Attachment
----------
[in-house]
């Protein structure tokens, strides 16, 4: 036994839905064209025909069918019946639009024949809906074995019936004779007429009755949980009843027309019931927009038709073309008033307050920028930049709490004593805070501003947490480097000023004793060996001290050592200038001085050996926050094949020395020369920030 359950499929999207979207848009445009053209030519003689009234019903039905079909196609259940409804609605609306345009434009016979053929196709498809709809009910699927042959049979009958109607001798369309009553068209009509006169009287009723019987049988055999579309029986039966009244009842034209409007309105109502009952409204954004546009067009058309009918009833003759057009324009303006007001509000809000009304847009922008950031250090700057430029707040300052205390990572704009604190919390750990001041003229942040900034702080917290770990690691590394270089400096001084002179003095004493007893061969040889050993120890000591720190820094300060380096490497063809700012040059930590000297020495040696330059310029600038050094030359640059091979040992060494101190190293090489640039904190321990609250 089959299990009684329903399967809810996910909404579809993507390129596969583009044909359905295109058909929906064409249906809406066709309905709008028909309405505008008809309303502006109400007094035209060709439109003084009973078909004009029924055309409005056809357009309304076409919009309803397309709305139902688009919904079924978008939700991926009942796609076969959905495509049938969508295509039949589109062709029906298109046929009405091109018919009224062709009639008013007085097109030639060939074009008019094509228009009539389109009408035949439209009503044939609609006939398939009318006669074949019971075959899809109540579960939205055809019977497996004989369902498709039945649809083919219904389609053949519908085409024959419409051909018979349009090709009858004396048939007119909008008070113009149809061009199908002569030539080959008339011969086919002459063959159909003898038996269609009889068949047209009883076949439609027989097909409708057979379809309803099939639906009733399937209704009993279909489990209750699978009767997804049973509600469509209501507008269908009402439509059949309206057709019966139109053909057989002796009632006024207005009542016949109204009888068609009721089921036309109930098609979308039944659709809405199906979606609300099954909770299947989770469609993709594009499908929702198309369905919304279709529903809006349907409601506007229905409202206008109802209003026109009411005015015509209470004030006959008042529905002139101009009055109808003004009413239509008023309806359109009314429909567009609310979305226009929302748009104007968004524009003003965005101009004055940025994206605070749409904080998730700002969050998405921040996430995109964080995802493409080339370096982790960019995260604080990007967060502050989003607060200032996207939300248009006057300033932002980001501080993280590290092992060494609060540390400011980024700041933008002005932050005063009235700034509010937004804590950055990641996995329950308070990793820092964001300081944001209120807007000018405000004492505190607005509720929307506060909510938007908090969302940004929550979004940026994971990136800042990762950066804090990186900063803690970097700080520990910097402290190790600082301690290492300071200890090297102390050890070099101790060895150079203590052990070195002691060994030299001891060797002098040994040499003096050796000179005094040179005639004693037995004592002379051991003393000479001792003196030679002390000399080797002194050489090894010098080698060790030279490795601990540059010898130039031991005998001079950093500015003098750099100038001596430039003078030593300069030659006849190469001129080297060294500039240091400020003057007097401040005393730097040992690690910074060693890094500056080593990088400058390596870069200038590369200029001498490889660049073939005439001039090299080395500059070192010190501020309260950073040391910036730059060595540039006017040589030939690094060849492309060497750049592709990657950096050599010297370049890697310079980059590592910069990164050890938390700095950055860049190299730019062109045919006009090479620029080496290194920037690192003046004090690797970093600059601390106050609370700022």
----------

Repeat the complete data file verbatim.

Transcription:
[in-house]
């Protein structure tokens, strides 16, 4: 036994839905064209025909069918019946639009024949809906074995019936004779007429009755949980009843027309019931927009038709073309008033307050920028930049709490004593805070501003947490480097000023004793060996001290050592200038001085050996926050094949020395020369920030 359950499929999207979207848009445009053209030519003689009234019903039905079909196609259940409804609605609306345009434009016979053929196709498809709809009910699927042959049979009958109607001798369309009553068209009509006169009287009723019987049988055999579309029986039966009244009842034209409007309105109502009952409204954004546009067009058309009918009833003759057009324009303006007001509000809000009304847009922008950031250090700057430029707040300052205390990572704009604190919390750990001041003229942040900034702080917290770990690691590394270089400096001084002179003095004493007893061969040889050993120890000591720190820094300060380096490497063809700012040059930590000297020495040696330059310029600038050094030359640059091979040992060494101190190293090489640039904190321990609250 089959299990009684329903399967809810996910909404579809993507390129596969583009044909359905295109058909929906064409249906809406066709309905709008028909309405505008008809309303502006109400007094035209060709439109003084009973078909004009029924055309409005056809357009309304076409919009309803397309709305139902688009919904079924978008939700991926009942796609076969959905495509049938969508295509039949589109062709029906298109046929009405091109018919009224062709009639008013007085097109030639060939074009008019094509228009009539389109009408035949439209009503044939609609006939398939009318006669074949019971075959899809109540579960939205055809019977497996004989369902498709039945649809083919219904389609053949519908085409024959419409051909018979349009090709009858004396048939007119909008008070113009149809061009199908002569030539080959008339011969086919002459063959159909003898038996269609009889068949047209009883076949439609027989097909409708057979379809309803099939639906009733399937209704009993279909489990209750699978009767997804049973509600469509209501507008269908009402439509059949309206057709019966139109053909057989002796009632006024207005009542016949109204009888068609009721089921036309109930098609979308039944659709809405199906979606609300099954909770299947989770469609993709594009499908929702198309369905919304279709529903809006349907409601506007229905409202206008109802209003026109009411005015015509209470004030006959008042529905002139101009009055109808003004009413239509008023309806359109009314429909567009609310979305226009929302748009104007968004524009003003965005101009004055940025994206605070749409904080998730700002969050998405921040996430995109964080995802493409080339370096982790960019995260604080990007967060502050989003607060200032996207939300248009006057300033932002980001501080993280590290092992060494609060540390400011980024700041933008002005932050005063009235700034509010937004804590950055990641996995329950308070990793820092964001300081944001209120807007000018405000004492505190607005509720929307506060909510938007908090969302940004929550979004940026994971990136800042990762950066804090990186900063803690970097700080520990910097402290190790600082301690290492300071200890090297102390050890070099101790060895150079203590052990070195002691060994030299001891060797002098040994040499003096050796000179005094040179005639004693037995004592002379051991003393000479001792003196030679002390000399080797002194050489090894010098080698060790030279490795601990540059010898130039031991005998001079950093500015003098750099100038001596430039003078030593300069030659006849190469001129080297060294500039240091400020003057007097401040005393730097040992690690910074060693890094500056080593990088400058390596870069200038590369200029001498490889660049073939005439001039090299080395500059070192010190501020309260950073040391910036730059060595540039006017040589030939690094060849492309060497750049592709990657950096050599010297370049890697310079980059590592910069990164050890938390700095950055860049190299730019062109045919006009090479620029080496290194920037690192003046004090690797970093600059601390106050609370700022």